American Apparel’s advertising has generally been notable, but never for its restrained good taste. They’re best known for the exact opposite of that, actually. This week, the company is getting some very badly-wanted attention with a window display featuring mannequins in thin white panties with lush brunette lady gardens. [More]
There’s nothing like retailers taking advantage of natural disasters to get our collective duff up, something American Apparel is currently learning after offering a sale for people “bored” during Hurricane/Superstorm Sandy last night. [More]
As we reported last month, American Apparel, the clothing store often associated with emaciated teens, launched its “Next BIG Thing” contest to find a model for a new line of plus-sized clothing. Many hopefuls entered, but the woman who actually won the vote won’t be featured in an AA ad any time soon because the retailer didn’t quite appreciate her sense of humor. [More]
We’re sure American Apparel is just trying to be ever-so-adorable by making a play on the phrase “next big thing,” it’s not exactly cute to call someone a ” big thing” when you’re searching for a model to show off XL sizes of clothing. [More]
American Apparel, the store perhaps better known for the barely legal, oft-undressed models in its ads, and the peccadilloes of company founder Dov Charney, than for its actual clothing, has alerted the Security and Exchange Commission that it may need to file for Chapter 11 bankruptcy protection. [More]
The next time you zipper yourself into that gold spandex unitard, beware, law-abiding consumer — it was created by a man that could be considered a downright criminal in Toronto! That’s right, beyond the legal troubles already surrounding American Apparel founder Dov Charney — you know, the sexual harassment lawsuits and whatnot — there’s more. [More]
It’s a familiar story: company offers free item. The promotion goes viral and appears on deal sites, as well as the world’s greatest consumer blog. Company runs out of the free item and shuts down the promotion. That’s what B. says happened when
she signed up for American Apparel’s e-mail list to get a free thong. SHe signed up, and then the company ended the promotion after the fact, perhaps hoping that customers wouldn’t notice. Update: American Apparel contacted us, and B. now has replacement thongs. [More]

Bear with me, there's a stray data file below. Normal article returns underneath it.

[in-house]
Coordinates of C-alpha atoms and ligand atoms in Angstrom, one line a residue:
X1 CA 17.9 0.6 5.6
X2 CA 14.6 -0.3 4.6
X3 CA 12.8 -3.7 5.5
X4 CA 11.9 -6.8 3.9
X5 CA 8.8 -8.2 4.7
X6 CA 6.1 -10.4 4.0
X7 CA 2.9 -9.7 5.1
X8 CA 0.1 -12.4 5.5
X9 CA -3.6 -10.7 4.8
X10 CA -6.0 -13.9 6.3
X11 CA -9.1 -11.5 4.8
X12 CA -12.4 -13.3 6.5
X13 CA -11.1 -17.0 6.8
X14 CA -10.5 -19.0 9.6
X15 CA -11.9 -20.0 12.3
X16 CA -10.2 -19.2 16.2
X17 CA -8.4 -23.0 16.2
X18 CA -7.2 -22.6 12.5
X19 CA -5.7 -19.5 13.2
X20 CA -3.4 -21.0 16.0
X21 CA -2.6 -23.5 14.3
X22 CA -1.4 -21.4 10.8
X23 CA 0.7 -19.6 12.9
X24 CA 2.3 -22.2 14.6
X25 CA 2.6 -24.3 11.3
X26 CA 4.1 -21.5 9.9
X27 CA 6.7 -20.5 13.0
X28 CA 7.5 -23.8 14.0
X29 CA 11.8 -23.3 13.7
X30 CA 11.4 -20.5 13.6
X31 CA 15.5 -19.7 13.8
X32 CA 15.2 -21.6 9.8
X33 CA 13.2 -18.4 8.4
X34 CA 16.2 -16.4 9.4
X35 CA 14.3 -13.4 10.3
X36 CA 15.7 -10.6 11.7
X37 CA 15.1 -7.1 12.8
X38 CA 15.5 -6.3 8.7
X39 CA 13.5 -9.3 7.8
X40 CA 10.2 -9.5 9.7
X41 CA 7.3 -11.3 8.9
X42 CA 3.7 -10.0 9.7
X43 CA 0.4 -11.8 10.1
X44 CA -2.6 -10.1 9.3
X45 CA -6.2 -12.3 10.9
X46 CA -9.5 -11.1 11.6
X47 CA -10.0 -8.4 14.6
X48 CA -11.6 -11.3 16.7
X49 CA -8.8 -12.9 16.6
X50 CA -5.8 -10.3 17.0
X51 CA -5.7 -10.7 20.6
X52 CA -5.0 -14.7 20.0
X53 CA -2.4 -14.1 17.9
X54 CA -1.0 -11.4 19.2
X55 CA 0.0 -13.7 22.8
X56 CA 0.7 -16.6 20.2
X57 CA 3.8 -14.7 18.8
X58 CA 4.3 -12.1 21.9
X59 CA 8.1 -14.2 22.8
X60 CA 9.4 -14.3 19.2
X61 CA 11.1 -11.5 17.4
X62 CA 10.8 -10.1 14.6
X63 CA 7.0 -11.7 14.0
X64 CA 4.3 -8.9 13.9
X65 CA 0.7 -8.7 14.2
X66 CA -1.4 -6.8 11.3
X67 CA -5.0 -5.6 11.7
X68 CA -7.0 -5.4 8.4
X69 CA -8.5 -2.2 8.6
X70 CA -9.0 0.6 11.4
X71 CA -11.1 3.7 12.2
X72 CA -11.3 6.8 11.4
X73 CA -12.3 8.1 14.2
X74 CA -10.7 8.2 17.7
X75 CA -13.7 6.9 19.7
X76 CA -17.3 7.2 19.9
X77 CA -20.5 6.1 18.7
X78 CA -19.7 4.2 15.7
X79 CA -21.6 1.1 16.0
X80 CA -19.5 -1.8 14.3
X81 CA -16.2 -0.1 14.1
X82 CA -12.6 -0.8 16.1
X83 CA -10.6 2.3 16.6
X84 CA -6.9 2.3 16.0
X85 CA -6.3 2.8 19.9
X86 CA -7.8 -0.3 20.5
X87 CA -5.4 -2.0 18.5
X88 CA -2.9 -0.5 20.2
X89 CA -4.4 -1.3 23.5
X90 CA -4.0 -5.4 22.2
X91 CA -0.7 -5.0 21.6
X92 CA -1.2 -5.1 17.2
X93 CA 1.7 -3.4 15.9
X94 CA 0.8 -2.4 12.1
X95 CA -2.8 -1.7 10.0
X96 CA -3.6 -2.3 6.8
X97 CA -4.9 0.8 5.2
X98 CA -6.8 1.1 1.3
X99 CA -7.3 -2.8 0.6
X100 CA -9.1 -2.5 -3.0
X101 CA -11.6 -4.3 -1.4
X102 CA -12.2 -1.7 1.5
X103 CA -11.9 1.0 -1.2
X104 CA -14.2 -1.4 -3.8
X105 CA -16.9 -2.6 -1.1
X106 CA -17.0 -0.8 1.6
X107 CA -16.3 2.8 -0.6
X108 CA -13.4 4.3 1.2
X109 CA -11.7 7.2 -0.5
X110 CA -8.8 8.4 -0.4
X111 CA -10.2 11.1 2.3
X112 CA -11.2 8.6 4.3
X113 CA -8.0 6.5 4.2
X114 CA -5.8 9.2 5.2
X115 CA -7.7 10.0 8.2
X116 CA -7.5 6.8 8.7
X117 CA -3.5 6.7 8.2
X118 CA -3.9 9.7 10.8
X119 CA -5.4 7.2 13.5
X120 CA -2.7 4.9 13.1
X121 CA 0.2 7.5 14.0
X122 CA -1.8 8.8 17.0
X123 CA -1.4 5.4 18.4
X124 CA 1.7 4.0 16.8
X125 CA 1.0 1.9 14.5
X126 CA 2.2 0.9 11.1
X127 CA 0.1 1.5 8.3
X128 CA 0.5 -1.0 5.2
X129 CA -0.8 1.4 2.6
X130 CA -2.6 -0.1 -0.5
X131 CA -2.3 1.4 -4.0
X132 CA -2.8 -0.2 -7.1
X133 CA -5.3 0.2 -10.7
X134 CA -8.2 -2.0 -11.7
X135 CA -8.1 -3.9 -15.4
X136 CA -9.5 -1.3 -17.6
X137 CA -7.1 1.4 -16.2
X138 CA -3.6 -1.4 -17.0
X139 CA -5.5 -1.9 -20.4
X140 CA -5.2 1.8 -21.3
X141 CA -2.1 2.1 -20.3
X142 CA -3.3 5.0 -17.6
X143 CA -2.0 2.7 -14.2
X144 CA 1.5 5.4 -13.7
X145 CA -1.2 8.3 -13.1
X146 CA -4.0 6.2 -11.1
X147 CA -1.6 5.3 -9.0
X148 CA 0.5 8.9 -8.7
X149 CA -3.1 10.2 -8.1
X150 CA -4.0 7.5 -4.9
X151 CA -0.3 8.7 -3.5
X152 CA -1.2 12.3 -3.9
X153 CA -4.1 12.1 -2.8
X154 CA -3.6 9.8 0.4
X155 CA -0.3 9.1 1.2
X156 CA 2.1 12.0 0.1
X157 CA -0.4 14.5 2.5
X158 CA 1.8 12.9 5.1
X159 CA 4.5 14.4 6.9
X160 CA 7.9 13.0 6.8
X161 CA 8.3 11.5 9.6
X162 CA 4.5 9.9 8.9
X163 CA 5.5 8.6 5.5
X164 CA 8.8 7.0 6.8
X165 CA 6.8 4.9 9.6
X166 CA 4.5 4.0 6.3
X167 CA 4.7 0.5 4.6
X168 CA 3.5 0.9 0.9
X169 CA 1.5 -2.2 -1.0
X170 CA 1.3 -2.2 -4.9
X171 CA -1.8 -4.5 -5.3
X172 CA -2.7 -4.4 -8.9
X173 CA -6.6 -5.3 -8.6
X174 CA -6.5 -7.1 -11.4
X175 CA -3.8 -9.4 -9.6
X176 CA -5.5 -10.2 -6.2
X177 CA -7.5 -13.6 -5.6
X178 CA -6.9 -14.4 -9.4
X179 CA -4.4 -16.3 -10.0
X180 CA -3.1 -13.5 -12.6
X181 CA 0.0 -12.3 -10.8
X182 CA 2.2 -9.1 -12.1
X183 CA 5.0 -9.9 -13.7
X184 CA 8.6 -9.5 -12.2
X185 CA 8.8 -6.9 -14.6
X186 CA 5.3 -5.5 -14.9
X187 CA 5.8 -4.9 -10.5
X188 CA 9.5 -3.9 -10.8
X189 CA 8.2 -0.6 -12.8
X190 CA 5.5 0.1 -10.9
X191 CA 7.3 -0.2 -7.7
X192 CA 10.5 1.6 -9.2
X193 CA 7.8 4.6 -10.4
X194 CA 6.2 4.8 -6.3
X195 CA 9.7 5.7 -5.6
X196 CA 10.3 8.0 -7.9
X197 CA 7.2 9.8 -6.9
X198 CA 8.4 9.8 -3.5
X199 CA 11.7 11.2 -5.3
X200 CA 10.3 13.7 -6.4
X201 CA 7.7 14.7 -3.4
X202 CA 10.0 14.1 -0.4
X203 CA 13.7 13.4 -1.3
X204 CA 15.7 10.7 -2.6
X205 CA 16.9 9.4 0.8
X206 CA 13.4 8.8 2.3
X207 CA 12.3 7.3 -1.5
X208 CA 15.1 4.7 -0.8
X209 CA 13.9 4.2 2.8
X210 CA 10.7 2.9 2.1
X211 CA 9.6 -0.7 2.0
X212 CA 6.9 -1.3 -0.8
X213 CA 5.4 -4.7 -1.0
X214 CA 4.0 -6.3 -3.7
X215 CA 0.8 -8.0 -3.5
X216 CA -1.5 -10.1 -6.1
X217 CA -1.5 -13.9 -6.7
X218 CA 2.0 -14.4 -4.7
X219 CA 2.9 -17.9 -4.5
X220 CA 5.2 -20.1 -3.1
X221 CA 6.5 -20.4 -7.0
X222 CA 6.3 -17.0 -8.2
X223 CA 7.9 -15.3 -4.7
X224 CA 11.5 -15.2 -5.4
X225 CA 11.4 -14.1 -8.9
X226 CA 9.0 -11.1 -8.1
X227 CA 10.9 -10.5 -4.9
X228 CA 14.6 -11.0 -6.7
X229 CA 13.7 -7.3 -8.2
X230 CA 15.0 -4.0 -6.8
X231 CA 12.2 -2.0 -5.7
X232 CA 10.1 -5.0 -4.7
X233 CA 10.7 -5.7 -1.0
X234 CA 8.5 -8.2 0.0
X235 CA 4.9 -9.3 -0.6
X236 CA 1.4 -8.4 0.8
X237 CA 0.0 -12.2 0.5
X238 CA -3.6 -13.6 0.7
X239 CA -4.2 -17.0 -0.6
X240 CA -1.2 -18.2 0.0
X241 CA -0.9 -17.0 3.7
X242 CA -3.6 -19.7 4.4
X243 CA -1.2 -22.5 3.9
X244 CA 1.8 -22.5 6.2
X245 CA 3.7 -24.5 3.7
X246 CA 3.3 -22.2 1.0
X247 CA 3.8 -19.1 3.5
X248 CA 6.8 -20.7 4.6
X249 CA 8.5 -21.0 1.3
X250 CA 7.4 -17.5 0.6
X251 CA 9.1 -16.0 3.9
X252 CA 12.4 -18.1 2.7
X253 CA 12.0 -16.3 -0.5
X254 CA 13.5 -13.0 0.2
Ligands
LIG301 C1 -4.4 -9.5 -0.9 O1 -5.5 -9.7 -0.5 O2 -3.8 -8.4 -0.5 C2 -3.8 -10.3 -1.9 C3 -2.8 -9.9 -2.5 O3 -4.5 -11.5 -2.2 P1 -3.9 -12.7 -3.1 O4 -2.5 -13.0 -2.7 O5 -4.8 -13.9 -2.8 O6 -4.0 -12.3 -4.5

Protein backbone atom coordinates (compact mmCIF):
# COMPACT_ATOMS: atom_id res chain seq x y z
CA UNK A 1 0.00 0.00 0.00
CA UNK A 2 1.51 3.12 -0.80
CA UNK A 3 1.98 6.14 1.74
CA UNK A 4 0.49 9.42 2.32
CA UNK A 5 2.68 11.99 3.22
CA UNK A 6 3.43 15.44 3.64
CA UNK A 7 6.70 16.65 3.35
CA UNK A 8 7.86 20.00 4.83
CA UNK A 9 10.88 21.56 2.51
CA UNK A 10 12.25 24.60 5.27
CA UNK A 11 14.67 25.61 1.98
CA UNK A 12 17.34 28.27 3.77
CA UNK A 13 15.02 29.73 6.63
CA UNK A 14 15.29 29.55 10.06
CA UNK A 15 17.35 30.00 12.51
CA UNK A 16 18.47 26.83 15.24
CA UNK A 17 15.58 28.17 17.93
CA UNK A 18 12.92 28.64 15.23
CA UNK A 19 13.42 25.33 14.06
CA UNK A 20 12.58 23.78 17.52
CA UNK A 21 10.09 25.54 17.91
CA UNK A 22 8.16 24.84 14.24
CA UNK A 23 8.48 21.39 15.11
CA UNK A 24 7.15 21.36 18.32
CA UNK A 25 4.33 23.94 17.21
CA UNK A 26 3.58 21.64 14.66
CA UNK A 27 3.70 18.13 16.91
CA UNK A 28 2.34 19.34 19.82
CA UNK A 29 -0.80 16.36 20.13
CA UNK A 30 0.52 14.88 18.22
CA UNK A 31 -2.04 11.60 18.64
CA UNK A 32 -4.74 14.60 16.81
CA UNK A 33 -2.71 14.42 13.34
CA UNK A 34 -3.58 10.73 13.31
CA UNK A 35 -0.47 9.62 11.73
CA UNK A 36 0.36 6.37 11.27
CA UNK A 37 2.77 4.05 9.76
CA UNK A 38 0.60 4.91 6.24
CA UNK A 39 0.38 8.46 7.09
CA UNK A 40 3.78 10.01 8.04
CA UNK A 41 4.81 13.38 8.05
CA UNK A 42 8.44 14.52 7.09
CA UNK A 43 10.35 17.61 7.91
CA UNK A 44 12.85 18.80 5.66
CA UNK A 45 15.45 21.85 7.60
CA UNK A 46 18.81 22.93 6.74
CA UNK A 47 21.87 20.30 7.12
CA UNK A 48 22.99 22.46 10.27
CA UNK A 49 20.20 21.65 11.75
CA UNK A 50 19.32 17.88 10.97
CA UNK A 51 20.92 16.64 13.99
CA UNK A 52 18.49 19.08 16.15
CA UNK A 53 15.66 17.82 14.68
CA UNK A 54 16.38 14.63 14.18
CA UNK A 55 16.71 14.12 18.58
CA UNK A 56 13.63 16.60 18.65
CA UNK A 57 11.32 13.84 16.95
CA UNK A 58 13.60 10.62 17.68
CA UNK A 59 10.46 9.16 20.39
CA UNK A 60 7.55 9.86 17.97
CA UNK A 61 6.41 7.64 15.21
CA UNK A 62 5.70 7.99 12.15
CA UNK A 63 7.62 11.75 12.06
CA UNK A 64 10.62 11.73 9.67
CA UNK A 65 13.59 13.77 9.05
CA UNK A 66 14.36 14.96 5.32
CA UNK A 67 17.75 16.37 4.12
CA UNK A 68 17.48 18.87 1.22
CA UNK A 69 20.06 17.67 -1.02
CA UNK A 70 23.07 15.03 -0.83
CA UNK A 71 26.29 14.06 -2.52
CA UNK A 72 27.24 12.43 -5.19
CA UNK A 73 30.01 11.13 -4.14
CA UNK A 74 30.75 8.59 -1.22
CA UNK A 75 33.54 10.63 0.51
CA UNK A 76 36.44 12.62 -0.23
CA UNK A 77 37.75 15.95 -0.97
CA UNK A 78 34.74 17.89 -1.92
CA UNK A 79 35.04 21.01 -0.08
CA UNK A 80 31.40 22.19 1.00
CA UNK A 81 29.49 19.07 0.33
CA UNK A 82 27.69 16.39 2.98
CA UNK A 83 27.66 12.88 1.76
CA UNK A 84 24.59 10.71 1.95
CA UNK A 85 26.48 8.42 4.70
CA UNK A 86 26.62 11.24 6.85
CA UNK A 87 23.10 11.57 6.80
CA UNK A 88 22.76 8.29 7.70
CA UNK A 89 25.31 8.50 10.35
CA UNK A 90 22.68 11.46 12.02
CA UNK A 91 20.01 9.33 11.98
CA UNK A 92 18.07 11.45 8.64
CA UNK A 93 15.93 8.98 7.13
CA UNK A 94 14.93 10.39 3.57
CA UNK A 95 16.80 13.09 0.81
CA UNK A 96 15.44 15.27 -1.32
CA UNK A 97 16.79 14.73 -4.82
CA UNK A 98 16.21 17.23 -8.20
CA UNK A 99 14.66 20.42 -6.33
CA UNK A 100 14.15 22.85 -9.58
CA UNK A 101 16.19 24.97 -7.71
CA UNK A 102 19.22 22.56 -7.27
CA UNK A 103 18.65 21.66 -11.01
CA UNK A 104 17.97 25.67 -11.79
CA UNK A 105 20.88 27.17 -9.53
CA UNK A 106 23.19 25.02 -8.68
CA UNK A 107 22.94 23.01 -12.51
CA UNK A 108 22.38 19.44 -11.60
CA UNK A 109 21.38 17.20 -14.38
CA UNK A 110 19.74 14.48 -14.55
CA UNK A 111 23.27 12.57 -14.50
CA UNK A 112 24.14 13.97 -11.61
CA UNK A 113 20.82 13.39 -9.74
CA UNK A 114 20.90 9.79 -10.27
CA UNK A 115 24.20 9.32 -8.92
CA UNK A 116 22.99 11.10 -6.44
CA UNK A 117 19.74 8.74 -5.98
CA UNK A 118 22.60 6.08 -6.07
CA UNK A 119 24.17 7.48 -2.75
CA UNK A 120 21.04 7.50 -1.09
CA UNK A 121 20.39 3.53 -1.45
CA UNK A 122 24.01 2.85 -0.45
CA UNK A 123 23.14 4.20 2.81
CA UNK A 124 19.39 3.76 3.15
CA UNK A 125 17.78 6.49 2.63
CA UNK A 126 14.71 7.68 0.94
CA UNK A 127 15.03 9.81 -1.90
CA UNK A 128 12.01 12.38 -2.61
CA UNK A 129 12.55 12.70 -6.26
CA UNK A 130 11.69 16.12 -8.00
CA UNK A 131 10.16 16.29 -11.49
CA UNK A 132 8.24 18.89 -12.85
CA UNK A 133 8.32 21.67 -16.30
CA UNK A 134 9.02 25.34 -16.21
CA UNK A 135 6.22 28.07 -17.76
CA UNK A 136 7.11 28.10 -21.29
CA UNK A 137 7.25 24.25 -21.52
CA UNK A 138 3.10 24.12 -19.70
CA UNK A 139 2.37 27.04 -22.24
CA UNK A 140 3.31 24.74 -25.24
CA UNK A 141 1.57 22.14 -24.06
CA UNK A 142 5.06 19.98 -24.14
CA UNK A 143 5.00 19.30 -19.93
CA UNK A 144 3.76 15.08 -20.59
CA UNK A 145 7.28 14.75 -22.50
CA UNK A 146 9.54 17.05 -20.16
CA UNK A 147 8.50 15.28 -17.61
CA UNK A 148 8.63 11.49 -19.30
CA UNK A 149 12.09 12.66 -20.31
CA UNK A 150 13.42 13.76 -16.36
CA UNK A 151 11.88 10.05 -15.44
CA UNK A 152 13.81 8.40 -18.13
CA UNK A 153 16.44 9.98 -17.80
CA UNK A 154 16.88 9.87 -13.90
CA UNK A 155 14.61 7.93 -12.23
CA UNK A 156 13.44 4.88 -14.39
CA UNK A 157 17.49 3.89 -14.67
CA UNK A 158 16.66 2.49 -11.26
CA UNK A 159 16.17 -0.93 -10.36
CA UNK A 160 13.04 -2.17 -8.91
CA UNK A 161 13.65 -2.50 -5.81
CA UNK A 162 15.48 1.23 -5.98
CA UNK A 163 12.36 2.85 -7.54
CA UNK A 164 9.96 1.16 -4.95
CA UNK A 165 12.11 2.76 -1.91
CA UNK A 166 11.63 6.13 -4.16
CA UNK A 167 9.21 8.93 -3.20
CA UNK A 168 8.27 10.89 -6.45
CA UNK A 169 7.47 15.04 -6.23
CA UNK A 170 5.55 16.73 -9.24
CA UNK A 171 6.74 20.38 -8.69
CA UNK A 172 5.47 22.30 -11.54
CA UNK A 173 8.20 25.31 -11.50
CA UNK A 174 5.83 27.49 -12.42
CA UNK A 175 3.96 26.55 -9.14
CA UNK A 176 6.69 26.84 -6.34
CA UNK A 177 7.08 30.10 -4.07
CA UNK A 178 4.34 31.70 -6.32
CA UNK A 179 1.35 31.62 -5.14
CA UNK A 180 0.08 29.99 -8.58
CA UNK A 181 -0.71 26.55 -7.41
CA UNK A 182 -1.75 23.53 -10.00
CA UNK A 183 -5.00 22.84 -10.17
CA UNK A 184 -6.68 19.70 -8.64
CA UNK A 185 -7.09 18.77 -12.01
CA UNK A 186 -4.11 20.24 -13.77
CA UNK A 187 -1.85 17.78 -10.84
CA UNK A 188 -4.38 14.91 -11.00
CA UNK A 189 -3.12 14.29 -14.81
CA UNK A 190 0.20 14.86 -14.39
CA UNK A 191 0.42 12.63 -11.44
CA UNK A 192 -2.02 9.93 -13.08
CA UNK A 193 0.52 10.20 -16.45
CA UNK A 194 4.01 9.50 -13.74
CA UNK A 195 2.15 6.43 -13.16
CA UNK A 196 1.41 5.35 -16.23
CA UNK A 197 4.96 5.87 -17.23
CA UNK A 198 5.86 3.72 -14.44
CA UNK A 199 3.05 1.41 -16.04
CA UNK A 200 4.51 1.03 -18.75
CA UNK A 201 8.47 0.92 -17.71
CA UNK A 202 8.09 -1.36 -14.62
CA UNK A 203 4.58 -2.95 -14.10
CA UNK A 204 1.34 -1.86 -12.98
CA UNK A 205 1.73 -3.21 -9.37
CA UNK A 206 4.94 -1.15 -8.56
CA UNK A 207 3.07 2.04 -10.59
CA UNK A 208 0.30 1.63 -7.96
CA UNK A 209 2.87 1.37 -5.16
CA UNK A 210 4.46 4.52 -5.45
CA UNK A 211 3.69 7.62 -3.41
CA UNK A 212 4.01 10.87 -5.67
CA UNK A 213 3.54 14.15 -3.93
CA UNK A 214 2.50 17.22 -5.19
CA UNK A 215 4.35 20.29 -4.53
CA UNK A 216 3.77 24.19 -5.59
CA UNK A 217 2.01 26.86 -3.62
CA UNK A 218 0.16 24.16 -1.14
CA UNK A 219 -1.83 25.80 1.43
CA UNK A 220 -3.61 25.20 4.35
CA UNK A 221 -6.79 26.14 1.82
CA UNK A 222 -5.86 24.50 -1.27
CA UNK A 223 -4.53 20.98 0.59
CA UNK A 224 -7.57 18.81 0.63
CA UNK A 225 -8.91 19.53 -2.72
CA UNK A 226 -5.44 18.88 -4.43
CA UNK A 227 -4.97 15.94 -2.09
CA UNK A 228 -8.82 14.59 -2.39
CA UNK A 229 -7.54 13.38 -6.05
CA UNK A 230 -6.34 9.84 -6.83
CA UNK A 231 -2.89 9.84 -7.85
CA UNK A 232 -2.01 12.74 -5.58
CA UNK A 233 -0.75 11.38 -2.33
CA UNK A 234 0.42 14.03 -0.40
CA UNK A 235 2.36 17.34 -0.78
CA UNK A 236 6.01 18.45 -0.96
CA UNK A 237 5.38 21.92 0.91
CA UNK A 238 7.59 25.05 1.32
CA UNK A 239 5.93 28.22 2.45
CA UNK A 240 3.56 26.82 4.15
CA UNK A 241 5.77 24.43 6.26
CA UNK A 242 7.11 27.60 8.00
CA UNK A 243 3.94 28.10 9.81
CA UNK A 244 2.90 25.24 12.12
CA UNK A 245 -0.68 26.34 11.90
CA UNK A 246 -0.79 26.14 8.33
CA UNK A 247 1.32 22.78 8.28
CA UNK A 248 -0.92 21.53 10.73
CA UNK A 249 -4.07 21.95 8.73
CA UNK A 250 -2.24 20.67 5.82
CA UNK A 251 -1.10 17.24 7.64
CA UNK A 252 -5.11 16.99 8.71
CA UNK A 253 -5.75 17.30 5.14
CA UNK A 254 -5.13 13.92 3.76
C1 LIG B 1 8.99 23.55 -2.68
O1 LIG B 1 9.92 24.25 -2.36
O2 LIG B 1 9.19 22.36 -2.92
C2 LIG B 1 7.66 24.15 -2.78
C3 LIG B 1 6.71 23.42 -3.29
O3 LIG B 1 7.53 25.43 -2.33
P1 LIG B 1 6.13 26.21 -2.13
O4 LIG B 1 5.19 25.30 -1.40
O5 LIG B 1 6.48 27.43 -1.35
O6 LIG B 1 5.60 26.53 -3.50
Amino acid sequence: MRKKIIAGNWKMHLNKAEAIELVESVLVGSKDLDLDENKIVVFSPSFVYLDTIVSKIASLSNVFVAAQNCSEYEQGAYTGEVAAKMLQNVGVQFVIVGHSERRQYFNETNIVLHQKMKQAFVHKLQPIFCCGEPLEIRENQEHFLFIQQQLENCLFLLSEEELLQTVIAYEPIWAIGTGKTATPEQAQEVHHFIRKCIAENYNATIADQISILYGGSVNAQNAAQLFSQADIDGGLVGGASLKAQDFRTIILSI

It’s well known that American Apparel likes the models in its ads to wear as little as possible. But what about the company’s sales staff? Turns out the dress code for AA retail workers is strict — and kind of dull. No tattoos, no piercings (well, one earring per ear for the girls), and no boots. What’s in? Sperry Topsiders, knitted sweaters and pleated shorts. Is this American Apparel 2010 — or J. Crew 1980? [More]
Are you in the need for some butt floss but don’t have the extra cash to buy a new thong? You’re in luck, because American Apparel is now handing out thongs for free! [More]
Strictly as a consumer service, I’m posting this link to StyleCrave’s roundup of the 50 Sluttiest American Apparel Ads of All Time. Perhaps you can meditate on this while thinking of the 1,500 American Apparel workers who got laid off following a government crackdown on illegal immigrants at the company last week.
As part of their multi-pronged effort to fight the financial Godzilla besieging the world economy, the European Commission today proposed a 14-day no-questions-asked return period for any online purchases made within the European Union. The “two-week cooling-off period” is designed to give consumers a chance to shop across borders for the best prices without worrying about return policies. The practically adorable European decision to respond to a financial crisis with consumer protections made us want to look inwards at some of the onerous return policies Americans face.
Because we loathe the peculiar iteration of kiddie porn that passes for American Apparel’s advertising, we got a kick out of the photo and description submitted to our Flickr pool by reader (and #1Consumerist reader Flickr pool submitter!) Maulleigh.
Privately-held American Apparel will sell itself to a small investment firm for $382.5 million. NYT reports,